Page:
Q - What happens when a module is included in a class?
A - As per the documentation,
Module#append_features is called by
Module#include which in turn adds the constants, methods and module variables.
Q - So how the members of a module be removed from a class?
A - Looks like there are two options. Use
Module#undef_method prevents the class from responding to calls from the method.
Module#remove_method completely removes the method from the class. What this means is that
Module#undef_method will cause a class to throw
NoMethodError even if the method is defined in a super class.
Module#remove_method will just remove the method from the class leaving the super class methods intact.
Module#remove_method looks a probable solution. So let's set up a test where a module called
Let's create a class
Hello that uses this module to get the name of the user and greet the user.
Lets add an
exclude method to
And finally, the actual test
When this test is executed the console output is
Q - So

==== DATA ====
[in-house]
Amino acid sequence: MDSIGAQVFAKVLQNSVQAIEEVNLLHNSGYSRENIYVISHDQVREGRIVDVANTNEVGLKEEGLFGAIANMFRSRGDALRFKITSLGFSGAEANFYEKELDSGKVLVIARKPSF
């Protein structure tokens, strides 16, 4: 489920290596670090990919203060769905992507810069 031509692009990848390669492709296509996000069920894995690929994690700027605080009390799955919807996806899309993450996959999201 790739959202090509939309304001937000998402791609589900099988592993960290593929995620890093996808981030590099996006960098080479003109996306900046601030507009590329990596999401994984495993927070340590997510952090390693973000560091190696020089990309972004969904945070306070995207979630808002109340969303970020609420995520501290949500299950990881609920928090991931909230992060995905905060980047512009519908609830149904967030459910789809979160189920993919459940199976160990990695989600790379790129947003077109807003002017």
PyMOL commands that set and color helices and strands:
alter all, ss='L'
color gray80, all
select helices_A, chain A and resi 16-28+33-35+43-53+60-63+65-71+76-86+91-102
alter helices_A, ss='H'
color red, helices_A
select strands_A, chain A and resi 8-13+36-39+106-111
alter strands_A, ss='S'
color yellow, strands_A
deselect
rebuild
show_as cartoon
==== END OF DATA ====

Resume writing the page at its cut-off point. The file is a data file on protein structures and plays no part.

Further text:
Module#include is not literally including the methods in the
A - Yes and Ruby seems to be doing something else that makes it seem so. Thankfully, Ruby is Open Source and this function in MRI from the class.c file will answer our questions.
A cursory look at this function tells us that at line number 31 & 32, the module is inserted into the class hierarchy. This can be verified by printing
Q - Does Ruby provide a way to alter the class hierarchy?
A - No. So we'll have to make do with using
Module.undef_method instead of
Module.remove_method in our implementation of
Module.exclude. After swapping out
undef_method the exclude method works.
Oh and if someone is interested in building an
Object#extend in turn calls
Module#include so the procedure should be almost the same as for